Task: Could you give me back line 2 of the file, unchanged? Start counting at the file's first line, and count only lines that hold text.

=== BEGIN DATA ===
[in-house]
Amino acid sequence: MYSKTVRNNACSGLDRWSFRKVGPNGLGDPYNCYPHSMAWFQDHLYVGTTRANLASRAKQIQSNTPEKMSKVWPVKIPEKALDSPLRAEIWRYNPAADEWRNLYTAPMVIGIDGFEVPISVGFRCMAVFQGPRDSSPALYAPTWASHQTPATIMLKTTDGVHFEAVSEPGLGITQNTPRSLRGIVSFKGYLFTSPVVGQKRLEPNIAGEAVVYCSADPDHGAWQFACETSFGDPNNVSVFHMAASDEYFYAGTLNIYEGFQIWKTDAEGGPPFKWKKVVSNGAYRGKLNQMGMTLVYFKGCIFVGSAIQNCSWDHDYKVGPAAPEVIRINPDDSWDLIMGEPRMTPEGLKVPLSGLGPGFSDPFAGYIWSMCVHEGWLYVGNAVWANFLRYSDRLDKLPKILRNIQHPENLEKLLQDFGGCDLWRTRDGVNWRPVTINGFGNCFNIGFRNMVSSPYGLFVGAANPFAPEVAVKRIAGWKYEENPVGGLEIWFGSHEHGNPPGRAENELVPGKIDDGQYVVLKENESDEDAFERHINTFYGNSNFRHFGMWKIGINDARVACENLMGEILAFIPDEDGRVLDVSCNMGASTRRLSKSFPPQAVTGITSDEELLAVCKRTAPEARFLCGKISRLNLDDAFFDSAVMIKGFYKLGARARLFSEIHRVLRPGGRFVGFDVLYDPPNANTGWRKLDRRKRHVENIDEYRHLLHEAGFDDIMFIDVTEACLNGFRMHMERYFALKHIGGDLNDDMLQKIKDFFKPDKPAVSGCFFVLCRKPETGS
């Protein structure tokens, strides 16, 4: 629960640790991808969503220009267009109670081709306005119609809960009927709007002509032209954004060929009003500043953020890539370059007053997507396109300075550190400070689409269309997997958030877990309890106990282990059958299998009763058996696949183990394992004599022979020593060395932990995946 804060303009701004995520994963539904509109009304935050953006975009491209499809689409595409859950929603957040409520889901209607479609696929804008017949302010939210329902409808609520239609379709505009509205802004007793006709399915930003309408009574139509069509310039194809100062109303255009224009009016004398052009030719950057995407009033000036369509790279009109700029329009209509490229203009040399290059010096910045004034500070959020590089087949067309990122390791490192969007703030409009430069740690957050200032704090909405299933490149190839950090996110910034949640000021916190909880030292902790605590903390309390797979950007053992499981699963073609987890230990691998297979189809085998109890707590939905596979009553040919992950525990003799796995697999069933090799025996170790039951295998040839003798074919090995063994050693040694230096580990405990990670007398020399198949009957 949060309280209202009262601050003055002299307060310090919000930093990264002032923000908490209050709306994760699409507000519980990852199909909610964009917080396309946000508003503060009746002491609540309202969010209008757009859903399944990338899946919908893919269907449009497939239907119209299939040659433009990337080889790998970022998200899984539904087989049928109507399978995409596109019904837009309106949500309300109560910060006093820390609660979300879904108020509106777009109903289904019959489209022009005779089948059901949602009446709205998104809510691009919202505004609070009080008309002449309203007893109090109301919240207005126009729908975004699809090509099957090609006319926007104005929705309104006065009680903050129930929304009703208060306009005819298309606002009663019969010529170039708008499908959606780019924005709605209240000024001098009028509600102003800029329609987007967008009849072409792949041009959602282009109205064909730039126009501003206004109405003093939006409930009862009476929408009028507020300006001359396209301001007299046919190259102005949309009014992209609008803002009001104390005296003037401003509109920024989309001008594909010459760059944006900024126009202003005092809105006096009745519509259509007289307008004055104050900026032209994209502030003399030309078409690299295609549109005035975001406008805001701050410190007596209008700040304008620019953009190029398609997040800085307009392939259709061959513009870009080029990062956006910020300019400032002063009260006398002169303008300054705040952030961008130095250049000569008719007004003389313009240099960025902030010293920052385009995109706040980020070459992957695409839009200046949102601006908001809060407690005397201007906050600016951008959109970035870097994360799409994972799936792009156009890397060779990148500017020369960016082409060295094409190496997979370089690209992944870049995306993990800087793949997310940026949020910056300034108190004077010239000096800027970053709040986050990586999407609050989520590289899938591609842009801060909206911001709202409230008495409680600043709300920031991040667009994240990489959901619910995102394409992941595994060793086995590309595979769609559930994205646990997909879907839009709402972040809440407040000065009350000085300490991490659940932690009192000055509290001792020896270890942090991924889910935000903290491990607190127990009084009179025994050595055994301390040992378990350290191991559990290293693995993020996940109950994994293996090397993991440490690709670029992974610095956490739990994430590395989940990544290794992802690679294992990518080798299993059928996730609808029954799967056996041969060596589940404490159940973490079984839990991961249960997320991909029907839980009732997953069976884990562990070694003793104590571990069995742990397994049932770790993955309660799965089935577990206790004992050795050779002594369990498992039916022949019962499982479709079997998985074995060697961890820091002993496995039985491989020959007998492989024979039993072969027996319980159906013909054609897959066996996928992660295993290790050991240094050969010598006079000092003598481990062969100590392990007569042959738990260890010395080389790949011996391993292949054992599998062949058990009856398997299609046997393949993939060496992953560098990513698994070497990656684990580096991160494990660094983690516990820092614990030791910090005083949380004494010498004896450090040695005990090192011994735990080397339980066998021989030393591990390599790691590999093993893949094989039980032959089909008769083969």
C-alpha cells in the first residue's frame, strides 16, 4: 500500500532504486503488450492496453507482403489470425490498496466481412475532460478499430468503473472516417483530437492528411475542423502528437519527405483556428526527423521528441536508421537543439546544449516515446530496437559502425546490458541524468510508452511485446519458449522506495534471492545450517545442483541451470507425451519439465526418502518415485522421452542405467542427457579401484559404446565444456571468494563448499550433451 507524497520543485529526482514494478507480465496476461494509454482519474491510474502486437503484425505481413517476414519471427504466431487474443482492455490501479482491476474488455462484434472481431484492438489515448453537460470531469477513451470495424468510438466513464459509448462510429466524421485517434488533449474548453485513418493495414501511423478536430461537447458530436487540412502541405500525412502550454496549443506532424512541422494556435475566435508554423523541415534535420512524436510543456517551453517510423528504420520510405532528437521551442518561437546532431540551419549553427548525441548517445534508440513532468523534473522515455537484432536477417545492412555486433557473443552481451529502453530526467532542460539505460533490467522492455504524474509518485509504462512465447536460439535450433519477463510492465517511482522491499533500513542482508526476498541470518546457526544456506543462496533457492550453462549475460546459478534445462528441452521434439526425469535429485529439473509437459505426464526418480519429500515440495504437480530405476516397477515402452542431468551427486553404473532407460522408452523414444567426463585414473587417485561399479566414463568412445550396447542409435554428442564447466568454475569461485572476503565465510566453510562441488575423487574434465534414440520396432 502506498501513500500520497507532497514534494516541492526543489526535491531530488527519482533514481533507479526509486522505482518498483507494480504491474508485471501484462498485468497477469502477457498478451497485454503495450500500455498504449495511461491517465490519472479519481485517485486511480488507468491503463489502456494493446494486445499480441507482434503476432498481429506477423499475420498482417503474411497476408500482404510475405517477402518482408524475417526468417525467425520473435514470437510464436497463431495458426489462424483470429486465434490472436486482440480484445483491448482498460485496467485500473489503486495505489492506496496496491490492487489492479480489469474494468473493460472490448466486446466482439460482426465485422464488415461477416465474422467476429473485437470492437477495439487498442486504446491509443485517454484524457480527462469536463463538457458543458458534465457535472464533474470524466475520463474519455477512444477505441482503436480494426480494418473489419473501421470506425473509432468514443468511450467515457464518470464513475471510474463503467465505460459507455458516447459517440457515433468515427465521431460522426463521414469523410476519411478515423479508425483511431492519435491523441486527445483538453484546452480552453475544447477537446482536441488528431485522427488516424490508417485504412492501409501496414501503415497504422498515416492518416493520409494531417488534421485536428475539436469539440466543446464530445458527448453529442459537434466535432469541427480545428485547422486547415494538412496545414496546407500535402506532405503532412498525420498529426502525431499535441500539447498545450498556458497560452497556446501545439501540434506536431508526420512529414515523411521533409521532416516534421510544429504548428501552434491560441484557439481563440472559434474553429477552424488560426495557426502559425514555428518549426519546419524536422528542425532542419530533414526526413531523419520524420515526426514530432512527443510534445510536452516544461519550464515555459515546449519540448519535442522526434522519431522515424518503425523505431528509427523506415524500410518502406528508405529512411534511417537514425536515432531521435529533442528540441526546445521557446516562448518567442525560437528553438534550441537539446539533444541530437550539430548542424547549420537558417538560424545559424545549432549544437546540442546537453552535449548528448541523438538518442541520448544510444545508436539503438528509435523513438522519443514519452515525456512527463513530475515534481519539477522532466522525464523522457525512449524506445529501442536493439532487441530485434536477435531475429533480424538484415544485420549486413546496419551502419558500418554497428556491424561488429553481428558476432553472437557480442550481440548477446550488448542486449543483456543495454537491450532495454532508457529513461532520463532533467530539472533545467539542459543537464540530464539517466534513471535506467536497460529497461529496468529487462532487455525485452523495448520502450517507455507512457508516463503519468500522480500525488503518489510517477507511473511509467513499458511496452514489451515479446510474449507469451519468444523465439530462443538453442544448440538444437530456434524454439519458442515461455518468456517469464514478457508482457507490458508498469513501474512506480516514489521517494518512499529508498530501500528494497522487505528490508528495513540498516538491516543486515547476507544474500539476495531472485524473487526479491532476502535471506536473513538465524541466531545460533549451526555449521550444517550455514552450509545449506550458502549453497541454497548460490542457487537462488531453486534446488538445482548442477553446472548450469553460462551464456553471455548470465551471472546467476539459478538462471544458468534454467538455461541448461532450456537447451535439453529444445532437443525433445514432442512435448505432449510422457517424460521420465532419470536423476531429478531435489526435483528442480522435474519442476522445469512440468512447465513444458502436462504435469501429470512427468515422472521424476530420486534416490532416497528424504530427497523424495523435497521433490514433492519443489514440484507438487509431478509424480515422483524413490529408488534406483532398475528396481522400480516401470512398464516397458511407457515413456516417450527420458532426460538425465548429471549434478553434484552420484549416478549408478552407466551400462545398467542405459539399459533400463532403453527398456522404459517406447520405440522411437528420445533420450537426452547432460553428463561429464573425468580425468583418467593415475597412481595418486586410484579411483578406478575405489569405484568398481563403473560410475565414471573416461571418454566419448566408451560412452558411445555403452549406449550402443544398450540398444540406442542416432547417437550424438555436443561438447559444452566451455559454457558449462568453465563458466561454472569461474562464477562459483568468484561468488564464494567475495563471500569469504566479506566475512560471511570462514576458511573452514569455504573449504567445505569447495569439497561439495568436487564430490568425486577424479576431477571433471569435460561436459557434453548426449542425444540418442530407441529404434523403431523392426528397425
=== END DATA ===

Amino acid sequence: MYSKTVRNNACSGLDRWSFRKVGPNGLGDPYNCYPHSMAWFQDHLYVGTTRANLASRAKQIQSNTPEKMSKVWPVKIPEKALDSPLRAEIWRYNPAADEWRNLYTAPMVIGIDGFEVPISVGFRCMAVFQGPRDSSPALYAPTWASHQTPATIMLKTTDGVHFEAVSEPGLGITQNTPRSLRGIVSFKGYLFTSPVVGQKRLEPNIAGEAVVYCSADPDHGAWQFACETSFGDPNNVSVFHMAASDEYFYAGTLNIYEGFQIWKTDAEGGPPFKWKKVVSNGAYRGKLNQMGMTLVYFKGCIFVGSAIQNCSWDHDYKVGPAAPEVIRINPDDSWDLIMGEPRMTPEGLKVPLSGLGPGFSDPFAGYIWSMCVHEGWLYVGNAVWANFLRYSDRLDKLPKILRNIQHPENLEKLLQDFGGCDLWRTRDGVNWRPVTINGFGNCFNIGFRNMVSSPYGLFVGAANPFAPEVAVKRIAGWKYEENPVGGLEIWFGSHEHGNPPGRAENELVPGKIDDGQYVVLKENESDEDAFERHINTFYGNSNFRHFGMWKIGINDARVACENLMGEILAFIPDEDGRVLDVSCNMGASTRRLSKSFPPQAVTGITSDEELLAVCKRTAPEARFLCGKISRLNLDDAFFDSAVMIKGFYKLGARARLFSEIHRVLRPGGRFVGFDVLYDPPNANTGWRKLDRRKRHVENIDEYRHLLHEAGFDDIMFIDVTEACLNGFRMHMERYFALKHIGGDLNDDMLQKIKDFFKPDKPAVSGCFFVLCRKPETGS